Putting Plants and Animals in Their Place

From Issue: Discovery 7/1/2004

Carl’s father was a preacher, and he wanted his son to grow up to be a preacher, too. One day, Carl’s teacher told his father that he wasn’t doing too well in a few of his classes. It seemed that Carl (short for Carolus) Linnaeus just wasn’t gifted in the areas of study relating to ministry. However, Carl excelled in the sciences, so in 1727, his father let him go to the Uni-versity of Lund to study medicine. Some of the school’s teachers were not very good, so when class ended in the afternoons, Carl studied plants on his own. The next year, Carl moved to Uppsala University, and got a scholarship. Carl kept studying, and in 1730, he discovered how plants reproduce.

As he studied plants, Linnaeus saw things that made each kind of plant different from other kinds of plants. He noticed these characteristics, and put different types of plants in categories—he classifiedthem. Classifying living things is called taxonomy, and Caro-lus Linnaeus is probably the greatest taxonomist in history, because he introduced something brand new: binomial nomenclature. Using binomial nomenclature, Carl gave two special scientific names to each species he found. Most scientists still use binomial nomenclature today. For example, humans are called Homo sapiens, and dogs are called Canis familiaris. Before long, Linnaeus had developed such an extensive system of taxonomy that anytime someone came across an unfamiliar species, he could easily classify it in Carl’s system.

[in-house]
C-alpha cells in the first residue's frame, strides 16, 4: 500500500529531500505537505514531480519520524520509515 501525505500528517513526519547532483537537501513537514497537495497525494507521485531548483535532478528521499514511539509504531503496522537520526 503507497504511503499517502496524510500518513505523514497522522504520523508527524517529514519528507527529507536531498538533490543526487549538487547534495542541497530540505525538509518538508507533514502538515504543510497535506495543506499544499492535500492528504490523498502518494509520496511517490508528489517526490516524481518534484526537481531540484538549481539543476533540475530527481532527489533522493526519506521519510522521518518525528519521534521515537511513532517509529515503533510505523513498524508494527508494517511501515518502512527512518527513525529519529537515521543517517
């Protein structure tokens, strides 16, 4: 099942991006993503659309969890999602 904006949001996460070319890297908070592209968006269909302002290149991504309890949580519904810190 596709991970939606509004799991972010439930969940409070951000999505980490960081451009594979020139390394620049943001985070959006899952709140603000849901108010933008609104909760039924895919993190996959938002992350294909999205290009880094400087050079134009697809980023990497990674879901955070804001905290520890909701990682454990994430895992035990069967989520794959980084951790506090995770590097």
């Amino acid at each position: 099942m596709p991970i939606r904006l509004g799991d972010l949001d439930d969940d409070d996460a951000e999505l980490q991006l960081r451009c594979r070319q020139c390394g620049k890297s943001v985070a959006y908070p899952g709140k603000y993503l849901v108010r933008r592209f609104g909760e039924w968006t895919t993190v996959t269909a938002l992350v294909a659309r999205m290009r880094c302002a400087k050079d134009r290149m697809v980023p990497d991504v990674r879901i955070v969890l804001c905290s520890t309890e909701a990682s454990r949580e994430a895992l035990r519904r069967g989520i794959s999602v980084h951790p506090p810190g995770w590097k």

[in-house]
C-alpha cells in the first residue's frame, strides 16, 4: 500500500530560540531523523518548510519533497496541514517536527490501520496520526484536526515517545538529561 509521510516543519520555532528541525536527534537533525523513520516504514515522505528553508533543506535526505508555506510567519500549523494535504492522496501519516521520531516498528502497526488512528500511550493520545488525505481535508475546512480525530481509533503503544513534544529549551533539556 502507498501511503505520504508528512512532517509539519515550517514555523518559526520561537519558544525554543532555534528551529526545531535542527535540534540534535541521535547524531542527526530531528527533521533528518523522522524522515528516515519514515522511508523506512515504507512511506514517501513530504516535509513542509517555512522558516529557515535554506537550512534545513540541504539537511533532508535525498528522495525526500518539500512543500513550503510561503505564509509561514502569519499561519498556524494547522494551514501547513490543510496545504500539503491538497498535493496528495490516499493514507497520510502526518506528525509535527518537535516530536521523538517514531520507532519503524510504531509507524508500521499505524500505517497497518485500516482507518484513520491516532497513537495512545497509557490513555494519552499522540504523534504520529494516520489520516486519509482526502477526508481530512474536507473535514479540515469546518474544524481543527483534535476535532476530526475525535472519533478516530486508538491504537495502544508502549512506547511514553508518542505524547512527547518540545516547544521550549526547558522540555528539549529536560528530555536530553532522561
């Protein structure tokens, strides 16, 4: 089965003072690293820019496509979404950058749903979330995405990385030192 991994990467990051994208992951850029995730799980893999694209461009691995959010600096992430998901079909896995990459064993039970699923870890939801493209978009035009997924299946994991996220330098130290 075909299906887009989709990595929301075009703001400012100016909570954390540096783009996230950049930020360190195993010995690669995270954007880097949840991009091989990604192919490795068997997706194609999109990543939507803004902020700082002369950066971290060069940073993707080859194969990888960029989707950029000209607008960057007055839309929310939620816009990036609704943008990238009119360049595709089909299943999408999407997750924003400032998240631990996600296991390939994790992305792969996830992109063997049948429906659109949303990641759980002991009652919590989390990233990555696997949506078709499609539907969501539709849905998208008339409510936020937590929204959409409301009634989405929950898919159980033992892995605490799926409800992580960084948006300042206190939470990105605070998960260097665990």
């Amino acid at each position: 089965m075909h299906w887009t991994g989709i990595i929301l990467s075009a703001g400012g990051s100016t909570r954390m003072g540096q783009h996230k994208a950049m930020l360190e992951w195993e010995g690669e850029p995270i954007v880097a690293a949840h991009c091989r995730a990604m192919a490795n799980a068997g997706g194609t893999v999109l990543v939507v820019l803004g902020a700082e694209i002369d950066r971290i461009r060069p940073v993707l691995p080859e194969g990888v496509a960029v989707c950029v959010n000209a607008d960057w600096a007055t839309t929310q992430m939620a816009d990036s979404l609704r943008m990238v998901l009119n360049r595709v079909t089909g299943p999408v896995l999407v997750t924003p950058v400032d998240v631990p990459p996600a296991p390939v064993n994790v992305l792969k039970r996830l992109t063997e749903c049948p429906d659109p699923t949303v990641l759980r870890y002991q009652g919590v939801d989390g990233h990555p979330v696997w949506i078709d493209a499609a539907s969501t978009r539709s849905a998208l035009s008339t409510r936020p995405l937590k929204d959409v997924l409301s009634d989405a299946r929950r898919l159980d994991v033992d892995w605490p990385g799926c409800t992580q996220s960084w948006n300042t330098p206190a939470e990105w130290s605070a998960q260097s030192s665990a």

In 1732, Linnaeus classified more living things during his journeys through Lapland and Sweden, and he wrote about what he found. Carl wrote often about God, because he believed that all the amazing kinds of plants and animals were created specially by God. Linnaeus wrote: “One is completely stunned by the incredible resourcefulness of the Creator. I saw the infinite, all-knowing and all-powerful God from behind.… I followed His footsteps over nature’s fields and saw everywhere an eternal wisdom and power, an inscrutable perfection.”

Linnaeus had lots of pets, including a dog named Pompey. Pompey went to worship with Carl on Sundays and sat under the pew. Linnaeus rarely missed a church service, but when he couldn’t come, Pompey went to church anyway, and sat under the pew until the service ended. Carolus Linnaeus kept working as a teacher, doctor, and researcher until a stroke forced him to retire in 1774. He suffered another stroke in 1776, and died in 1778. Carl never became a preacher, but he still influenced many people for good. You can, too!


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